Mizuno Golf's JPX-900 driver was a winner for me last year because it was a fairway finder that had all the adjustability a golfer could want in a 1-wood.
For 2018, the company has updated the thinking behind the JPX-900 and introduced the GT180 series, which is a cousin to the low-spinning ST180 series. With the GT180 driver, you're getting what I called the sole console that the JPX-900 had. On it, you have two 8-gram weights to move in a central track for dialing in center of gravity for launch and spin characteristics. Those weights can also be used to set up draw and fade biases or to offer maximum lateral forgiveness or drive the center of gravity as far back as possible. Really, a lot you can do with a wrench and a few weights.
You also can use a separate pad weight to set the club neutral, open or closed at impact so a golfer can get the look they want.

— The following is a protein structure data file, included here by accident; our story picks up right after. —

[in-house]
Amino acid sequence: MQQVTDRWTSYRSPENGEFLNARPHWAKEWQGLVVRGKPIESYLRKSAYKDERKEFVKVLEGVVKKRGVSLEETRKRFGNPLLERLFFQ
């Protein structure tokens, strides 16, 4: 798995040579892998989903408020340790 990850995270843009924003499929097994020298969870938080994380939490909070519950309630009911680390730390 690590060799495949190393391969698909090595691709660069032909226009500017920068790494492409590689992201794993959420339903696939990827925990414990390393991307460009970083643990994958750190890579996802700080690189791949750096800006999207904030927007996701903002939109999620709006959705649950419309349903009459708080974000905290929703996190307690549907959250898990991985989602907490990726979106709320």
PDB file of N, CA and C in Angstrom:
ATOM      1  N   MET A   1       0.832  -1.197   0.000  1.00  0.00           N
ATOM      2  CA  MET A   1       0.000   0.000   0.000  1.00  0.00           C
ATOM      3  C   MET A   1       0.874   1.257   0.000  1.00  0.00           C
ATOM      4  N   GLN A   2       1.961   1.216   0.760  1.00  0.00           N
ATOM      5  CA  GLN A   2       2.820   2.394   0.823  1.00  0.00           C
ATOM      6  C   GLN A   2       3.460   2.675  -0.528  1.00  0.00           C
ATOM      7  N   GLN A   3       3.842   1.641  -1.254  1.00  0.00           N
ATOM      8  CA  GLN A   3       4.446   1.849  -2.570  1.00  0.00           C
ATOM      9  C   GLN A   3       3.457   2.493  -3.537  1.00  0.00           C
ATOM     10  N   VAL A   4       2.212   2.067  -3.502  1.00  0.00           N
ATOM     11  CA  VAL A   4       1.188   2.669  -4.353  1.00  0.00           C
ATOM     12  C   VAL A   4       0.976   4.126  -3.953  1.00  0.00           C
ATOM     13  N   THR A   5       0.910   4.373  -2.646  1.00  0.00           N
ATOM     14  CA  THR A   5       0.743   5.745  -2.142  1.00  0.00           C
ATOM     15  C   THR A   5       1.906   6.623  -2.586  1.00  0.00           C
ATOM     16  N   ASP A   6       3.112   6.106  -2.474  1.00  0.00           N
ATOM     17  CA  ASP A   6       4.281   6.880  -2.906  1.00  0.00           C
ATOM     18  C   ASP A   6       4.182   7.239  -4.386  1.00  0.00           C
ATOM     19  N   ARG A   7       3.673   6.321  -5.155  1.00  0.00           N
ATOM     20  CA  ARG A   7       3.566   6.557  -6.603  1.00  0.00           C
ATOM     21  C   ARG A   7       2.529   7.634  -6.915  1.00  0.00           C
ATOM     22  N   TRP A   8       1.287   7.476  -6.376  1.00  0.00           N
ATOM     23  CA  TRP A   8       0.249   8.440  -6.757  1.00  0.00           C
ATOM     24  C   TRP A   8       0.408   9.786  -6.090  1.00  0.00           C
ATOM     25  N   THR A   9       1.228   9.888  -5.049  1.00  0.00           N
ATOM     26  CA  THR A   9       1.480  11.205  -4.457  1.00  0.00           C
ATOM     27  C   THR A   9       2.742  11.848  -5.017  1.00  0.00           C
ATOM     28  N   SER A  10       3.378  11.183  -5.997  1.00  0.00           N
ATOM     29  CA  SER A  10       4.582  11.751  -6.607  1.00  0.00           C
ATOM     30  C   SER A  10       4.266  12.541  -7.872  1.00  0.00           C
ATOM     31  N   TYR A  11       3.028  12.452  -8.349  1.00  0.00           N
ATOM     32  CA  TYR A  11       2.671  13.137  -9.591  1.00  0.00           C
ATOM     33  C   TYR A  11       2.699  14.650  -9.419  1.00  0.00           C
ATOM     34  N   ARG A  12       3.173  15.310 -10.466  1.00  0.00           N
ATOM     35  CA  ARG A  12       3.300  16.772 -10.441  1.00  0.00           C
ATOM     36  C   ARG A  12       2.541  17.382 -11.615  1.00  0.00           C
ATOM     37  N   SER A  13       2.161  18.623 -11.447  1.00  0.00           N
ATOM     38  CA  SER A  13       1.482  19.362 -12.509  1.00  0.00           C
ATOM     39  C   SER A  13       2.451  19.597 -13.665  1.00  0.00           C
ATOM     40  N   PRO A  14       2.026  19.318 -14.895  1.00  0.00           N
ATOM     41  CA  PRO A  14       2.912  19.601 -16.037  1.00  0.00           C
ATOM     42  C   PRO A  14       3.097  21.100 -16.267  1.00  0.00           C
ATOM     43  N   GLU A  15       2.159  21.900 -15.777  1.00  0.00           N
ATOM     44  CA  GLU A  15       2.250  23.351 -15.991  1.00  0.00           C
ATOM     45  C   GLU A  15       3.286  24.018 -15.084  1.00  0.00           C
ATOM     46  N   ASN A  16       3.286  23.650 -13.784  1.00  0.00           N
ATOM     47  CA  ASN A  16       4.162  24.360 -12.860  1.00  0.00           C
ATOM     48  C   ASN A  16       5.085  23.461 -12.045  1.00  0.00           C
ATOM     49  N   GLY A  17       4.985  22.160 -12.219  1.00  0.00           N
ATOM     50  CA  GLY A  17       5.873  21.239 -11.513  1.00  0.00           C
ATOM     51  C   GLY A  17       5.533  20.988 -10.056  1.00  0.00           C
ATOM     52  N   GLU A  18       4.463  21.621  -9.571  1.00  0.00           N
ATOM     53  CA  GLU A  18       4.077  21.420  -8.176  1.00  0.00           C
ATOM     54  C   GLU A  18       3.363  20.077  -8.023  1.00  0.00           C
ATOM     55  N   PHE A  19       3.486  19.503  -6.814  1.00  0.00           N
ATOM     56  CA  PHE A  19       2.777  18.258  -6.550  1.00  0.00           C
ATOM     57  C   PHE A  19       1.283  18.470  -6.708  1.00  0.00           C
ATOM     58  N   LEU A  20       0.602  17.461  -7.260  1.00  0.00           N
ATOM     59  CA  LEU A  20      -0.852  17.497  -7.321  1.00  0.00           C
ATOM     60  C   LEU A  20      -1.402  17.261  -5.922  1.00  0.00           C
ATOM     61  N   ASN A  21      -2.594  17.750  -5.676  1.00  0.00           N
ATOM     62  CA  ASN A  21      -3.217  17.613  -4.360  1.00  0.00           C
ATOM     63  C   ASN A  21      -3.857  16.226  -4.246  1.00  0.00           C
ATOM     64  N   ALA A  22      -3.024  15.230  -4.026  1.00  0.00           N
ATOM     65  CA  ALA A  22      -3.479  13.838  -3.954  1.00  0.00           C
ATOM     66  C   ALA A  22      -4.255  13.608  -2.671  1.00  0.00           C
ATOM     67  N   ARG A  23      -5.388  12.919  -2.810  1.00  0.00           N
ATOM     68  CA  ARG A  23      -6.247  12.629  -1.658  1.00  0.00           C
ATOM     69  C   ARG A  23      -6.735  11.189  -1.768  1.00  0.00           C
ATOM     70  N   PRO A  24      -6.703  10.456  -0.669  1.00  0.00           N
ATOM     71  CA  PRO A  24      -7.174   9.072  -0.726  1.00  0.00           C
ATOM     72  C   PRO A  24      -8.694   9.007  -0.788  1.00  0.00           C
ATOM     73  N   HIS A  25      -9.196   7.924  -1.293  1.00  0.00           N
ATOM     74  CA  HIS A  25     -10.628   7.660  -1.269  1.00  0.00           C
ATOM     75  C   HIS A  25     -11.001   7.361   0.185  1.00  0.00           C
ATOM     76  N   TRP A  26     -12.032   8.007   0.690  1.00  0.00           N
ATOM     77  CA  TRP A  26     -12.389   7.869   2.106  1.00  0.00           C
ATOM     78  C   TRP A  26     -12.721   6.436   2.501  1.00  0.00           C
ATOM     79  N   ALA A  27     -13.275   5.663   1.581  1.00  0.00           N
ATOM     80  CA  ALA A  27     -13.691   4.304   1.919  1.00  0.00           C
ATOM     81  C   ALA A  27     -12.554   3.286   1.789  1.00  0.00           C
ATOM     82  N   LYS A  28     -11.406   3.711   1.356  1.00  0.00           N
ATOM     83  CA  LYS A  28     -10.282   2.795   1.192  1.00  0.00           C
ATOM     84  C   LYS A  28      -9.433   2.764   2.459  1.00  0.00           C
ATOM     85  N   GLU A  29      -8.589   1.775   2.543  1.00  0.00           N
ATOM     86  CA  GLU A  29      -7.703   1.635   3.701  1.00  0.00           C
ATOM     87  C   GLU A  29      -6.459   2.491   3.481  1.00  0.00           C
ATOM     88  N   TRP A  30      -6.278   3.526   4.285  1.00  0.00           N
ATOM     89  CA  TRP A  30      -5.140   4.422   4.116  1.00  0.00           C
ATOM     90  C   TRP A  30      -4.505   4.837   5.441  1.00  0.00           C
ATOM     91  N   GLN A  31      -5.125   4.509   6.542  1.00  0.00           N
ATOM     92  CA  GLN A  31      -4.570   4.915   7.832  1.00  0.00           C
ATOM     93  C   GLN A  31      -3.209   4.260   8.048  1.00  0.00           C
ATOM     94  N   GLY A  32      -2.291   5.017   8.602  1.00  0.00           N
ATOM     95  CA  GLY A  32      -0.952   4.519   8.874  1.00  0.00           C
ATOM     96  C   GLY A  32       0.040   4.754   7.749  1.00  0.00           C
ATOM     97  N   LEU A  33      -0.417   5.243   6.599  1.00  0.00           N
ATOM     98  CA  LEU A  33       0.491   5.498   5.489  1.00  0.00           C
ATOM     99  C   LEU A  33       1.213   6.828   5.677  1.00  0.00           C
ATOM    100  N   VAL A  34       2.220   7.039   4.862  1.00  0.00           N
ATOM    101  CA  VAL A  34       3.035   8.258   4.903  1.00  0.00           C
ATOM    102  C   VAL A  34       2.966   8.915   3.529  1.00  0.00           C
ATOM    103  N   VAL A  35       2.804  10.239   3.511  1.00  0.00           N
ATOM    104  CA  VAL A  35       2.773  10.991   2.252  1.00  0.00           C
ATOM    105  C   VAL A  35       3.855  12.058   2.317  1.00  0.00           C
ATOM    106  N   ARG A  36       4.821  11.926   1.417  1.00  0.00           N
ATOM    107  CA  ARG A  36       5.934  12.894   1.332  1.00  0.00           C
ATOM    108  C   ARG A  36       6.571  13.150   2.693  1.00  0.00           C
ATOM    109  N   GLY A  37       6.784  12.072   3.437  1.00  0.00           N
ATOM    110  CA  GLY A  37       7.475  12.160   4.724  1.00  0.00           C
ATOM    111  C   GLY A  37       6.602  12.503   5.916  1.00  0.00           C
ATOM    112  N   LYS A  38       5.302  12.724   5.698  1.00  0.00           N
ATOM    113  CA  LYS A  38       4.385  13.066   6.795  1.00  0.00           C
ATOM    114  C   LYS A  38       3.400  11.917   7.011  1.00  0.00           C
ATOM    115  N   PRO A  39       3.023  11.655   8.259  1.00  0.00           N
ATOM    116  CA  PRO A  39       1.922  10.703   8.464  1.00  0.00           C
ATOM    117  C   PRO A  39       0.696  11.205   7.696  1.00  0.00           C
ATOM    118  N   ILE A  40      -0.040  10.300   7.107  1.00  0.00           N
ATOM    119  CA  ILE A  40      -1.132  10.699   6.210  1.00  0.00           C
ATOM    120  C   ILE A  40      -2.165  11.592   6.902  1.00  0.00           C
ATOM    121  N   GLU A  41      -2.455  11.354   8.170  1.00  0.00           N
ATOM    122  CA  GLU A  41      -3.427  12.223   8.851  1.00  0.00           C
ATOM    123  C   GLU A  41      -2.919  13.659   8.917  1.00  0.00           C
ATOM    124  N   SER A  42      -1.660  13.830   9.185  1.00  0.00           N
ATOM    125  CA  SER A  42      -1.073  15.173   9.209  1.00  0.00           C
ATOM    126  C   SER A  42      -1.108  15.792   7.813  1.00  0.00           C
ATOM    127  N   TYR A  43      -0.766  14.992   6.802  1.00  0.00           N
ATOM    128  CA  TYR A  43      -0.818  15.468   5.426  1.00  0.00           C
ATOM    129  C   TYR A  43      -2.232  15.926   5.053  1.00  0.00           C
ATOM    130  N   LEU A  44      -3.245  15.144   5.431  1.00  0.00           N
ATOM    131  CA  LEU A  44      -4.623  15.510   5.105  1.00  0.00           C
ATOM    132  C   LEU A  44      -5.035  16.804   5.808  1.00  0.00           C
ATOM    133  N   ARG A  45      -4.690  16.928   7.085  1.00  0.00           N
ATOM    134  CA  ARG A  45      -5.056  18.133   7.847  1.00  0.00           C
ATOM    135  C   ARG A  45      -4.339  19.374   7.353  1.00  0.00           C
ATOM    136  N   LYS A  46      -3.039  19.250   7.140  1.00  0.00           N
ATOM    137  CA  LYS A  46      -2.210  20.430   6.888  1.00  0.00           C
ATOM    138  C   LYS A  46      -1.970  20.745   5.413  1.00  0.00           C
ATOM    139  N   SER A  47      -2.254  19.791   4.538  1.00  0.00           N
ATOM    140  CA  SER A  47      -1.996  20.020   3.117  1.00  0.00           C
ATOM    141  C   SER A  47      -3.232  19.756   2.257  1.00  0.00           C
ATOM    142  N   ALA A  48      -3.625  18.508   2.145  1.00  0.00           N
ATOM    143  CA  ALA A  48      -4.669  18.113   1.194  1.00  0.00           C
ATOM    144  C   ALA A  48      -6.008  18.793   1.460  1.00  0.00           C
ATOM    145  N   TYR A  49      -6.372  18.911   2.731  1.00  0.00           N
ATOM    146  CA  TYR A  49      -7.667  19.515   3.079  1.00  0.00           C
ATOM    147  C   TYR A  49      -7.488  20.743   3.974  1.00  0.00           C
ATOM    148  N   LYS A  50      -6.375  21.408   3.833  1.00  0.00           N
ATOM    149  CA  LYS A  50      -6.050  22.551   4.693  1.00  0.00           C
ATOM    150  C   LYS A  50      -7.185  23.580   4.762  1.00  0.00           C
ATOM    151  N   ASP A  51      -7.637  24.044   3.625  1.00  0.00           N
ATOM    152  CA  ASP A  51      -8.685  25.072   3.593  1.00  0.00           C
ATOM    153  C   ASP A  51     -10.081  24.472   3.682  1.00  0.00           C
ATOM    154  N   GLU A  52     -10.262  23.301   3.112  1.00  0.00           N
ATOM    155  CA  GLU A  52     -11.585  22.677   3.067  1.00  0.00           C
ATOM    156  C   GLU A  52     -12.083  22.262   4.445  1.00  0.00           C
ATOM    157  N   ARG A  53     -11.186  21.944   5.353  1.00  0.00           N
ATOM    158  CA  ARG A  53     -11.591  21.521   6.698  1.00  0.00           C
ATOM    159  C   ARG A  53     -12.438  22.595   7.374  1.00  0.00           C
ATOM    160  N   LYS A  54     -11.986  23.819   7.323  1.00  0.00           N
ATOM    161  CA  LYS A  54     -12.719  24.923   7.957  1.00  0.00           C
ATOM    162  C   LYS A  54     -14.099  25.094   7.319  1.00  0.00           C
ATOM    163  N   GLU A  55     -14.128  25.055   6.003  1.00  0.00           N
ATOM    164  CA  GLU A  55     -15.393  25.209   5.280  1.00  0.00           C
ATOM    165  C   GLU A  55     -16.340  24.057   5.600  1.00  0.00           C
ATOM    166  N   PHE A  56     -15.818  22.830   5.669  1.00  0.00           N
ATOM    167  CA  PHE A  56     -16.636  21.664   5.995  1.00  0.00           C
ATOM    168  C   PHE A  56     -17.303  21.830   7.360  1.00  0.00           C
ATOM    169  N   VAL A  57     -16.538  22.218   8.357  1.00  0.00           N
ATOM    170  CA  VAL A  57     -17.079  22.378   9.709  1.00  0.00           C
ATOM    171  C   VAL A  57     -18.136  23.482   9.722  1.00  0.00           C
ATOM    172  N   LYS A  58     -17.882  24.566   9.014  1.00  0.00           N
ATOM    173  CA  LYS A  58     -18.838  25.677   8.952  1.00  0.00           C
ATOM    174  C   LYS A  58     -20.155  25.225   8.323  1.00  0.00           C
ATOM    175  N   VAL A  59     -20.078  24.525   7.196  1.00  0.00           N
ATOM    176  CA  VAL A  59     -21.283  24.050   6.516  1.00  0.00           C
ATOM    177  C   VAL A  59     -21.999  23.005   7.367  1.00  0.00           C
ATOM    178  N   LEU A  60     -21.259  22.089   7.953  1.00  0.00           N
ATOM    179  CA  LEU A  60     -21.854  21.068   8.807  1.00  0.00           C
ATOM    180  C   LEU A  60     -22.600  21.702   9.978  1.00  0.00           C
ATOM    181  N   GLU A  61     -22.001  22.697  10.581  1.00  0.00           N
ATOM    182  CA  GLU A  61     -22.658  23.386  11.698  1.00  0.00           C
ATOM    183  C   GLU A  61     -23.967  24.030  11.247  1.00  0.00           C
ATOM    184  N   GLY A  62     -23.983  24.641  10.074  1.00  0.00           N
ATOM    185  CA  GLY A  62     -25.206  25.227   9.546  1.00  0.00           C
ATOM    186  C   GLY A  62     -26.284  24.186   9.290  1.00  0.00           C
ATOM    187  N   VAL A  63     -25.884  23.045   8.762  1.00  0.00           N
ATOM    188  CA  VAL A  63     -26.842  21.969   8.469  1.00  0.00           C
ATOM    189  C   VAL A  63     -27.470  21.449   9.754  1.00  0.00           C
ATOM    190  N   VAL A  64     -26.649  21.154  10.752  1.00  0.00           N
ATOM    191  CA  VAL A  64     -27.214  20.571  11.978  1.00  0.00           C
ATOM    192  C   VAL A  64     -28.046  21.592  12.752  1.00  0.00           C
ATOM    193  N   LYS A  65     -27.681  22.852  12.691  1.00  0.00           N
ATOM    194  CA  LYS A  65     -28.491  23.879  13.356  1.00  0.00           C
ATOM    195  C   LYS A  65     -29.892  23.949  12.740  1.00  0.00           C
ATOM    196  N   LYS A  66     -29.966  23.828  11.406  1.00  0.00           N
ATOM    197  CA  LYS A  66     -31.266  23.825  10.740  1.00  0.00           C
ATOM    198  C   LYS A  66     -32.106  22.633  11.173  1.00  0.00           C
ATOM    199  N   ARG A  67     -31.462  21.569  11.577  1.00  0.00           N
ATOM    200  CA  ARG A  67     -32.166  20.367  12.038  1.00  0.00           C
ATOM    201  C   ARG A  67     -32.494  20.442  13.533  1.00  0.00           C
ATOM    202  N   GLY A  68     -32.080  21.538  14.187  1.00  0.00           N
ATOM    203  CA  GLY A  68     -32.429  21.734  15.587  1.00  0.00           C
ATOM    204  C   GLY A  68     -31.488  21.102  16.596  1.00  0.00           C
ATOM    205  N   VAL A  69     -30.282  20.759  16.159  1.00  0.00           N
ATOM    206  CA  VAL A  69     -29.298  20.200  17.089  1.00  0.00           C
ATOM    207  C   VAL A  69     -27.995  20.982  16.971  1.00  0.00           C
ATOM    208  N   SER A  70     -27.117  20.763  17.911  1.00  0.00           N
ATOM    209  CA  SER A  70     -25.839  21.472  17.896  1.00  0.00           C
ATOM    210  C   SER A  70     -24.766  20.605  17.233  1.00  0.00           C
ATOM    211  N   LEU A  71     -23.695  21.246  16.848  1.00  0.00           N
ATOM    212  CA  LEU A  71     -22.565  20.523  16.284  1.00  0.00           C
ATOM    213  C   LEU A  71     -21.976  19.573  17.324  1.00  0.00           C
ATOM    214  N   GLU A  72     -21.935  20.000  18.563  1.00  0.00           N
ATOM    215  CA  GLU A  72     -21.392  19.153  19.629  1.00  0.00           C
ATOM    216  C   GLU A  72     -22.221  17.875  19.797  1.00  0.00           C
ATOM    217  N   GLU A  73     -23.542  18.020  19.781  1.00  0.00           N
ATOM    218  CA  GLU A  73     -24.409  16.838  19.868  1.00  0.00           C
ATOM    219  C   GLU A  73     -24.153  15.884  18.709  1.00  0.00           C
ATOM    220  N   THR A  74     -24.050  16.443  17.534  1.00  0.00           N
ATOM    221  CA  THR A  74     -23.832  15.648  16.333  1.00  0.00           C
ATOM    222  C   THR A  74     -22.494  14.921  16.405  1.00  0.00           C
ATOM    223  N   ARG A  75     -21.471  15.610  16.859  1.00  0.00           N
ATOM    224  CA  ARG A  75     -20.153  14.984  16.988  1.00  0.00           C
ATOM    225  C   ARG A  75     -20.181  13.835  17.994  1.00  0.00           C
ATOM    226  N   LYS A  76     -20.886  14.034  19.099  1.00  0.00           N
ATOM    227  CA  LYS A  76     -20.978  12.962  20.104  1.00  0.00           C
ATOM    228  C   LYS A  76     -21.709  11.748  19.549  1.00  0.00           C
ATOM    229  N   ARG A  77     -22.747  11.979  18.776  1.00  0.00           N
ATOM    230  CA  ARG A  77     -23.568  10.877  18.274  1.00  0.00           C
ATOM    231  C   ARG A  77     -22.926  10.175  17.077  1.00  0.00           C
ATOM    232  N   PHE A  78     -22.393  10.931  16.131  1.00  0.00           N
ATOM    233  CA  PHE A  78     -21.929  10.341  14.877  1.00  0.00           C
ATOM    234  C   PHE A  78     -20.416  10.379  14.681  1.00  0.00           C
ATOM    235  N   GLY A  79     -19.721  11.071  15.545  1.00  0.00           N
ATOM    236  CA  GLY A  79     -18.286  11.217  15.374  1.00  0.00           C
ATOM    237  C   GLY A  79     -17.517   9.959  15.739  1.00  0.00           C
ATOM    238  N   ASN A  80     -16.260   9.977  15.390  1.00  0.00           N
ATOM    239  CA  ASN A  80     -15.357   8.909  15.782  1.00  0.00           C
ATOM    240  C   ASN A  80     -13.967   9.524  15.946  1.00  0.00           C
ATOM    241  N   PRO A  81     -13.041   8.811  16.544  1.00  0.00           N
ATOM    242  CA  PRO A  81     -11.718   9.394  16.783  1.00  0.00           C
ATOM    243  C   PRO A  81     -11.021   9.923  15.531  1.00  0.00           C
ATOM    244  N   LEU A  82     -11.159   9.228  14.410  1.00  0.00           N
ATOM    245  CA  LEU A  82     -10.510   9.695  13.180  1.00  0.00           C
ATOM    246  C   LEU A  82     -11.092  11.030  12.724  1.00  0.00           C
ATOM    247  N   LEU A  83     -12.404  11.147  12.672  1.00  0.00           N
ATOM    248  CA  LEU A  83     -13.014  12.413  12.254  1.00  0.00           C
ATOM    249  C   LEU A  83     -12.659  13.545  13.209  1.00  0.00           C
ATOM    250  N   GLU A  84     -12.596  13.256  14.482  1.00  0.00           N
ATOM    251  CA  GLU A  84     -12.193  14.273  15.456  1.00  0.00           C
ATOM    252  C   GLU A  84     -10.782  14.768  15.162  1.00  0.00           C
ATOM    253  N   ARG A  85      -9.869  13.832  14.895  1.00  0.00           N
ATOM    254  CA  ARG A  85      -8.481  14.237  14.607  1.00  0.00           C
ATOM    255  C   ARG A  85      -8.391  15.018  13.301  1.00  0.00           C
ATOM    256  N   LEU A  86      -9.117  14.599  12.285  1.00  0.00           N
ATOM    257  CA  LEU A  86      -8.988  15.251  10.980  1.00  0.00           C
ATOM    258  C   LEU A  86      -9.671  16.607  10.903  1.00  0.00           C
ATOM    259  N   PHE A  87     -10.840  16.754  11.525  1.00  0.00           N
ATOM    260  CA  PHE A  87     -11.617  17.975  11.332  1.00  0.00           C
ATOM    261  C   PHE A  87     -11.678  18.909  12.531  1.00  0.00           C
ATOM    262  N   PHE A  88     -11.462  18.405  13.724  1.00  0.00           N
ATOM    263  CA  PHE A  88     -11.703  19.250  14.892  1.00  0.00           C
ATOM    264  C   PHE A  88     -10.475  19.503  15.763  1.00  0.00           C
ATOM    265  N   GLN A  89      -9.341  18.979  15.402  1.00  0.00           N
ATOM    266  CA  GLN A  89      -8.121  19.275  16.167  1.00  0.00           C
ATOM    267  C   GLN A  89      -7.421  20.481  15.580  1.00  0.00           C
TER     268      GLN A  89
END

The adjustable hosel lets a golfer dial in loft up or down 2 degrees over standard.
The driver uses the same titanium-alloy blend called Forged SP700 as found in the ST180, which the company says is 10 percent stronger than 6-4 titanium used previously. A hidden waffle pattern in the crown also saves 5 grams that is used elsewhere.
The GT180 fairway woods have a single sliding weight in the sole. Like the ST180 series, a maraging steel face is featured, and it has an adjustable hosel, the waffle crown and Wave Technology for improved ballspeeds.
The company says there's not really a material difference in performance of the ST180 versus the GT180. The difference is adjustability. The ST180 doesn't really offer that much, and the GT180 does. If you want to just hit, go with the ST180. If you want to dial in, pick the GT180.
The Mizuno Golf GT180 driver runs $500 and comes with a variety of shaft options, including Mitsubishi Tensei CK, Kuro Kage Silver Dual-Core TiNi, and Bassara E-Series. The fairway woods are $300 each.